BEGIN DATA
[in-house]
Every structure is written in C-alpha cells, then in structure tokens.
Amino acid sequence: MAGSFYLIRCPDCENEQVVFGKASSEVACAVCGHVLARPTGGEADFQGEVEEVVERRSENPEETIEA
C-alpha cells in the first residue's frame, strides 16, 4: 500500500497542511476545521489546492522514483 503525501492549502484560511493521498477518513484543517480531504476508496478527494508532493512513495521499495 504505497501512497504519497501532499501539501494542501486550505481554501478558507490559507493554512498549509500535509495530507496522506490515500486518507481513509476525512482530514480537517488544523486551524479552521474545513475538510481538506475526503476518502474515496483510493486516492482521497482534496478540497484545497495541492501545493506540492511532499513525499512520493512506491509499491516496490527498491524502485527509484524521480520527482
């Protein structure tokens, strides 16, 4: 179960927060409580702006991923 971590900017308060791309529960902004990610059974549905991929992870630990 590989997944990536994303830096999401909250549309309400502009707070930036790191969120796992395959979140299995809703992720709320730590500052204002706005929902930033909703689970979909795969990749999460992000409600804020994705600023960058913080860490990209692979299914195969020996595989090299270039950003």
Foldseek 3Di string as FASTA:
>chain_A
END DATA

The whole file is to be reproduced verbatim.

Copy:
[in-house]
Every structure is written in C-alpha cells, then in structure tokens.
Amino acid sequence: MAGSFYLIRCPDCENEQVVFGKASSEVACAVCGHVLARPTGGEADFQGEVEEVVERRSENPEETIEA
C-alpha cells in the first residue's frame, strides 16, 4: 500500500497542511476545521489546492522514483 503525501492549502484560511493521498477518513484543517480531504476508496478527494508532493512513495521499495 504505497501512497504519497501532499501539501494542501486550505481554501478558507490559507493554512498549509500535509495530507496522506490515500486518507481513509476525512482530514480537517488544523486551524479552521474545513475538510481538506475526503476518502474515496483510493486516492482521497482534496478540497484545497495541492501545493506540492511532499513525499512520493512506491509499491516496490527498491524502485527509484524521480520527482
């Protein structure tokens, strides 16, 4: 179960927060409580702006991923 971590900017308060791309529960902004990610059974549905991929992870630990 590989997944990536994303830096999401909250549309309400502009707070930036790191969120796992395959979140299995809703992720709320730590500052204002706005929902930033909703689970979909795969990749999460992000409600804020994705600023960058913080860490990209692979299914195969020996595989090299270039950003």
Foldseek 3Di string as FASTA:
>chain_A